An international group of more than 200 researchers was able to map the genetic foundations of depression in greater detail than ever before. The study, published in Nature Genetics, has highlighted 44 gene variants that raise the risk of depression. Thirty of those had never been linked to the condition before.
Genetics is not the exclusive factor in the onset of depression. Life events and higher BMI also contribute to increasing the risk of developing the condition. This research builds on what we already know about the genetic variations targeted by current treatments and paves the way for potential new approaches in the future.
"With this study, depression genetics has advanced to the forefront of genetic discovery," co-author Dr Gerome Breen from the Institute of Psychiatry, Psychology & Neuroscience (IoPPN) at King’s College London, said in a statement. "The new genetic variants discovered have the potential to revitalize depression treatment by opening up avenues for the discovery of new and improved therapies."
There is not a single gene for depression, and thousands of genes can play a modest role, but the combination of many of these might make people more susceptible to depression. The study included the data of 135,458 people with major depression and 344,901 controls. When ranked by their number of genetic risk factors for depression, the people in top 10 percent were 2.5 times more likely to experience the disorder than those in the bottom 10 percent.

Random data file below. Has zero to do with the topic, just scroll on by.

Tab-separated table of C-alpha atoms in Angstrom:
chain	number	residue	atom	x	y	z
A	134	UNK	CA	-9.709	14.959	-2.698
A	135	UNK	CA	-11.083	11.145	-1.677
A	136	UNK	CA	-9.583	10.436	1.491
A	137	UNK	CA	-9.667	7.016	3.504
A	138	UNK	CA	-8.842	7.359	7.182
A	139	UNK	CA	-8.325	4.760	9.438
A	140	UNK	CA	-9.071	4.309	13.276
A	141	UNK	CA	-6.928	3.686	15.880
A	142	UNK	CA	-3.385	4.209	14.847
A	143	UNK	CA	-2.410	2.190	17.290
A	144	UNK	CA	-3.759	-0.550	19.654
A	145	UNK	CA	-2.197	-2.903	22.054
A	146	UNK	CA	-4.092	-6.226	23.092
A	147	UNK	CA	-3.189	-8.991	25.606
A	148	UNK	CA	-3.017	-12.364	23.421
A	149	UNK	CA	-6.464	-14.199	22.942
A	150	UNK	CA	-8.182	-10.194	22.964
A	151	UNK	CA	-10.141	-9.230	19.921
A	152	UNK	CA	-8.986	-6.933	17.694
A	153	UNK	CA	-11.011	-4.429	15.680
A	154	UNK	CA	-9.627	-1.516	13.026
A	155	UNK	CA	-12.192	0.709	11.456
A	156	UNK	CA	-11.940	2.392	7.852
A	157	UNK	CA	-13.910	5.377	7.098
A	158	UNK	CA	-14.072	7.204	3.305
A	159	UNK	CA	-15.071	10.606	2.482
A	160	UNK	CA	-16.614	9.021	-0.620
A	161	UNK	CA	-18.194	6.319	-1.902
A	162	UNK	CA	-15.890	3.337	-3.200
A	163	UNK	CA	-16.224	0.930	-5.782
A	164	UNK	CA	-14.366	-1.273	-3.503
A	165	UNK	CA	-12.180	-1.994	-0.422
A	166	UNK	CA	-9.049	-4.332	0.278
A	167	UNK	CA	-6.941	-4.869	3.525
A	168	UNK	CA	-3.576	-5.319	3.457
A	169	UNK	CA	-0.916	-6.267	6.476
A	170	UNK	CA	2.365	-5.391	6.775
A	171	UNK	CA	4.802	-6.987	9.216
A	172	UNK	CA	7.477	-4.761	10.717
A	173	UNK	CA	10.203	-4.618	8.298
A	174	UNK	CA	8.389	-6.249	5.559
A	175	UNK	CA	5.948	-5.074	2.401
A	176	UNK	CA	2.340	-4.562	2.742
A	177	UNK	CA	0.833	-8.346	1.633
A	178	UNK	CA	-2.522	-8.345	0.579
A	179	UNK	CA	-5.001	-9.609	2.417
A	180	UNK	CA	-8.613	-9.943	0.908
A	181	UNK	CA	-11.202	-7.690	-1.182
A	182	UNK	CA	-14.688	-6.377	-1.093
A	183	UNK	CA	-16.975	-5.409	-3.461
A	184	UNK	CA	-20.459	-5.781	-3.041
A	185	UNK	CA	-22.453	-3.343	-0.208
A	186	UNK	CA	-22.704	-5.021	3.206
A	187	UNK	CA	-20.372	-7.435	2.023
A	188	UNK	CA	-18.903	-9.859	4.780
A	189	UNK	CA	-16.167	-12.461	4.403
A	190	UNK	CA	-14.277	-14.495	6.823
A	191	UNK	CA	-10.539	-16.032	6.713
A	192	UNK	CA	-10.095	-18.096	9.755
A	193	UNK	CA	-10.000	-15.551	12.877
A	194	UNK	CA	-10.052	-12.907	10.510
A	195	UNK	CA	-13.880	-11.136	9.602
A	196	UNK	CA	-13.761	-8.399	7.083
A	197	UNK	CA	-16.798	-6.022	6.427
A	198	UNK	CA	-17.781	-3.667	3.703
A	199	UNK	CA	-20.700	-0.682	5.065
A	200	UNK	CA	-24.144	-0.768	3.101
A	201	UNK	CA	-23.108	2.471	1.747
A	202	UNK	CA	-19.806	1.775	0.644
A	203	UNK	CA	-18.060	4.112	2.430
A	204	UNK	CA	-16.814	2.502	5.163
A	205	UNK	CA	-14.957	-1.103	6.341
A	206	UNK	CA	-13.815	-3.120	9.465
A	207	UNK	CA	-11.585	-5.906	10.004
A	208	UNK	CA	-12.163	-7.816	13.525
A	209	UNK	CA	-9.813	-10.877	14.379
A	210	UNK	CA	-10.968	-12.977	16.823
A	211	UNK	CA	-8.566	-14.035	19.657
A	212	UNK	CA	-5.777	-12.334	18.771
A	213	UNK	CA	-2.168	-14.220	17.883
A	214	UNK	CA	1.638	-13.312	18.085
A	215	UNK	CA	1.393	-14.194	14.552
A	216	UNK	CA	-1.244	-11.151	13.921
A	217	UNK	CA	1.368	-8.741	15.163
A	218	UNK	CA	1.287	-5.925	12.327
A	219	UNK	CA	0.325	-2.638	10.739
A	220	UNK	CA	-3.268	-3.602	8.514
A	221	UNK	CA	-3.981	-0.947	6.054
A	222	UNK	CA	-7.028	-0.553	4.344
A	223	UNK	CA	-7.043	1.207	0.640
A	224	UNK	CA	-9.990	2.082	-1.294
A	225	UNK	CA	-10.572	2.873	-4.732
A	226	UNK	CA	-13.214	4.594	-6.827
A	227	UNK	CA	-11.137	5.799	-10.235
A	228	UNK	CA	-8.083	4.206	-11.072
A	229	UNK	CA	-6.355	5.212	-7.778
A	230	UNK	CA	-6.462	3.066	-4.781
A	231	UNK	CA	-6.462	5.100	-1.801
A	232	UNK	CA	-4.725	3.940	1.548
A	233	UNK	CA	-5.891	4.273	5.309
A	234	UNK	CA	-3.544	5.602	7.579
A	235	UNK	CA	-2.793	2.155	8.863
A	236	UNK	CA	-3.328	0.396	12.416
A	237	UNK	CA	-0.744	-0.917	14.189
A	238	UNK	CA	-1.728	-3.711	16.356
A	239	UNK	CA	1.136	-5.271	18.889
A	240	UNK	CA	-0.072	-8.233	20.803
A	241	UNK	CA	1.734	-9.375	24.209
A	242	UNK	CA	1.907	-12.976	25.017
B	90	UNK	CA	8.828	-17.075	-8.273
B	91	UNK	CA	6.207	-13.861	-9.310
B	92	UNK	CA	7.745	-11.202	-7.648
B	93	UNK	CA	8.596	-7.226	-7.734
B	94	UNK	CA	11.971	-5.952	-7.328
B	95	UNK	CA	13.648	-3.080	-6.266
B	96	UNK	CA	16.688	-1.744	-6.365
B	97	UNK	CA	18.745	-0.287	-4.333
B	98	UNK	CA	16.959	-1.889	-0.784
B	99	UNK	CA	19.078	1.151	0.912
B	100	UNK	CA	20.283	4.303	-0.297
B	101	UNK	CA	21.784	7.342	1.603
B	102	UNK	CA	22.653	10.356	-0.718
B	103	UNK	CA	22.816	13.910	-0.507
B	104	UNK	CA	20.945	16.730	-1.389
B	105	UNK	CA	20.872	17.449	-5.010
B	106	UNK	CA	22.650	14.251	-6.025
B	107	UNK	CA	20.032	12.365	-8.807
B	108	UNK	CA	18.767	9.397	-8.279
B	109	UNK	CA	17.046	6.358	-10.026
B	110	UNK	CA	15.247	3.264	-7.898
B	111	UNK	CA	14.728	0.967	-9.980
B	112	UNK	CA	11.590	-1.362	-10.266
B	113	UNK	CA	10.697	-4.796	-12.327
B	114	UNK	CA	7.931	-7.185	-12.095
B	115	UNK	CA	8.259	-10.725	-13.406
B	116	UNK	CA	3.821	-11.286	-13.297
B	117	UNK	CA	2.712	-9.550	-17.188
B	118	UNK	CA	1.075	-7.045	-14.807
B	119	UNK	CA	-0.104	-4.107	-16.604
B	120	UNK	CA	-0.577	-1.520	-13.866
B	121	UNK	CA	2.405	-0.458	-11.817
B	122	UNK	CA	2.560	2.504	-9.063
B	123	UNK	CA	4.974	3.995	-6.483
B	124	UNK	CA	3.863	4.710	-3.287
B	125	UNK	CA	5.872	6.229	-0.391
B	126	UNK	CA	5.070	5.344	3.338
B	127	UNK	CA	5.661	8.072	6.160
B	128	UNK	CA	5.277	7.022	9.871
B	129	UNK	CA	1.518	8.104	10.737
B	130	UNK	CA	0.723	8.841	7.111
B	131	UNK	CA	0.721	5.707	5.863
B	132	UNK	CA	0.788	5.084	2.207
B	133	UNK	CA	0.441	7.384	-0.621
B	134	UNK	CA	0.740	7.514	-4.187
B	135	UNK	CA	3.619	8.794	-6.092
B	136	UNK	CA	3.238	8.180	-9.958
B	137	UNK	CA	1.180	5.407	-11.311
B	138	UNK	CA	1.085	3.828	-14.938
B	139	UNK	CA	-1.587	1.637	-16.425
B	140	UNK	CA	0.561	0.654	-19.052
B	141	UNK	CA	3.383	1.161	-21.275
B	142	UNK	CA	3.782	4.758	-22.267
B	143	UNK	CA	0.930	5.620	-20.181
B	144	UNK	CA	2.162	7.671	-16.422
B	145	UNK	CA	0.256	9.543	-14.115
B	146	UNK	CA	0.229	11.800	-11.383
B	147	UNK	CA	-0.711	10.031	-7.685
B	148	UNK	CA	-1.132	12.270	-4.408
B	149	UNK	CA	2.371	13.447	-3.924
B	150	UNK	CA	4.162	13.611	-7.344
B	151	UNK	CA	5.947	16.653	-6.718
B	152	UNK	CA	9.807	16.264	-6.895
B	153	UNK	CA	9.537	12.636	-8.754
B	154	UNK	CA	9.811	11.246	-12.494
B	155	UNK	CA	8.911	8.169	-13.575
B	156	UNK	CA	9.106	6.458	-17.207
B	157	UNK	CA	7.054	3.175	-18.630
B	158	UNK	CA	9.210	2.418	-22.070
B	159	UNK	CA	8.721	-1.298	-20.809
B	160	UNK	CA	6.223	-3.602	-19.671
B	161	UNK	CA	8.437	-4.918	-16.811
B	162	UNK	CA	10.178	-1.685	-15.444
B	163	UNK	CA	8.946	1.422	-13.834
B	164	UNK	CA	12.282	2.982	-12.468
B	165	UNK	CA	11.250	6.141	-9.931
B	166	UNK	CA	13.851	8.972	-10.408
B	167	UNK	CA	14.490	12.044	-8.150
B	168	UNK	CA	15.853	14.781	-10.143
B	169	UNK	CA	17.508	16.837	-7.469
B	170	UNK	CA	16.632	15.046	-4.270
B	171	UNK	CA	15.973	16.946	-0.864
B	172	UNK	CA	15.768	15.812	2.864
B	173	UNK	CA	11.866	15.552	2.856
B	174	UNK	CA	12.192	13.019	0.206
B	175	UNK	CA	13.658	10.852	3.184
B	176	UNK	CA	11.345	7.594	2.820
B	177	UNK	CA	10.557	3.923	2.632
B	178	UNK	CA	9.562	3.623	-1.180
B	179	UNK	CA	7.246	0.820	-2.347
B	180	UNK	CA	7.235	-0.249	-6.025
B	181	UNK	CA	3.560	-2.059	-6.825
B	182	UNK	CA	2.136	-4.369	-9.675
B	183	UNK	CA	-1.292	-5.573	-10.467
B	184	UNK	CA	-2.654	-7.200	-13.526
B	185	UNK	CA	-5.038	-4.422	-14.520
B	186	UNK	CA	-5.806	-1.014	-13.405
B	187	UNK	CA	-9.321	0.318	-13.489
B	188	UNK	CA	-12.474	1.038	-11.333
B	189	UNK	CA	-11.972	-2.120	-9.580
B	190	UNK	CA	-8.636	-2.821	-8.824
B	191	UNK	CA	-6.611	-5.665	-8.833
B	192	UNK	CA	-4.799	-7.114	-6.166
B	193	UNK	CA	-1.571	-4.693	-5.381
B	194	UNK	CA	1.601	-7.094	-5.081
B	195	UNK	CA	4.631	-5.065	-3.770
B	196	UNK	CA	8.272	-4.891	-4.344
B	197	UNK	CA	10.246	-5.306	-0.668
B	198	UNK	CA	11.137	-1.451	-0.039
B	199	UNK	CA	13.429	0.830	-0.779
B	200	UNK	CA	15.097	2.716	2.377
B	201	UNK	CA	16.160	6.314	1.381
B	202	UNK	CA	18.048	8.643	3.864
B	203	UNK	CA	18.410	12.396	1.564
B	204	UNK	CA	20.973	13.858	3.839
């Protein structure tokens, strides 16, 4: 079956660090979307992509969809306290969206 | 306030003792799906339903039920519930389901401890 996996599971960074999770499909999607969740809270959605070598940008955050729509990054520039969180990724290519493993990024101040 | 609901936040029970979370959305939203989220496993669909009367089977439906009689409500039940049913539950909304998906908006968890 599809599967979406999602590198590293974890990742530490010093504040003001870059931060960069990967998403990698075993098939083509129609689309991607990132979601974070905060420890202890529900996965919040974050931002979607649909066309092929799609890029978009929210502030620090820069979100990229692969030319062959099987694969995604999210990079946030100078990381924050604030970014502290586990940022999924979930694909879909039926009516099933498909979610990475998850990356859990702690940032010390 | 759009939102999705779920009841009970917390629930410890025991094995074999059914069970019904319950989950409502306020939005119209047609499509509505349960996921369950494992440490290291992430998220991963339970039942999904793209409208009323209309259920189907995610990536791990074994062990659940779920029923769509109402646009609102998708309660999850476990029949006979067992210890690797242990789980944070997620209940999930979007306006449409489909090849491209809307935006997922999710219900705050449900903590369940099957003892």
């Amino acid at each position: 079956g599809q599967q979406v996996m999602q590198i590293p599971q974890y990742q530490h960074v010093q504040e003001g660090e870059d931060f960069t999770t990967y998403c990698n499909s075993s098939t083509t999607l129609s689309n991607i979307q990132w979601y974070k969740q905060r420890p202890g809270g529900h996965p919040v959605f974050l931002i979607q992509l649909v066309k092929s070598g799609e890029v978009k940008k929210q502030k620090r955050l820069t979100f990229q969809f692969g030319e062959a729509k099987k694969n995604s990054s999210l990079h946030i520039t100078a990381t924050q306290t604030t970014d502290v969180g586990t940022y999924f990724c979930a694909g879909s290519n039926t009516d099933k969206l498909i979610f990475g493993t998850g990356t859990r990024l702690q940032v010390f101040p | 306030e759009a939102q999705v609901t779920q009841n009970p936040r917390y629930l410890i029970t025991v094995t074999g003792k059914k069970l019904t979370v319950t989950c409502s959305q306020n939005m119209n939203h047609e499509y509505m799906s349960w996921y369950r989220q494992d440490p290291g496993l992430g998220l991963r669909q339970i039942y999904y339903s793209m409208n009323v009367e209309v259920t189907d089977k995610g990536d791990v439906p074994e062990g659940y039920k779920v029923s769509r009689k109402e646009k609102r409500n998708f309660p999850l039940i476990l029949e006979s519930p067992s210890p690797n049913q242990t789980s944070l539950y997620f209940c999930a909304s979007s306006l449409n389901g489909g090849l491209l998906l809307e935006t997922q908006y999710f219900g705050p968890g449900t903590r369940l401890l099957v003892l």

“Depression is an incredibly common disorder that affects millions of people in the UK,” senior author Professor Cathryn Lewis, also from the IoPPN at King’s College London, added. “This study has shed a bright light on the genetic basis of depression, but it is only the first step. We need further research to uncover more of the genetic underpinnings, and to understand how genetics and environmental stressors work together to increase risk of depression.”
Major depression affects 14 percent of the world’s population and is by far the biggest contributor to long-term disability worldwide. Unfortunately, only about half of everyone diagnosed responds well to current treatments, which is why new studies such as these are extremely welcome.
The team wants to significantly expand the already wide-reaching study. Dr Breen and other members of the team are currently designing an online tool to recruit more people for further genetic studies. They hope to launch the project in the autumn.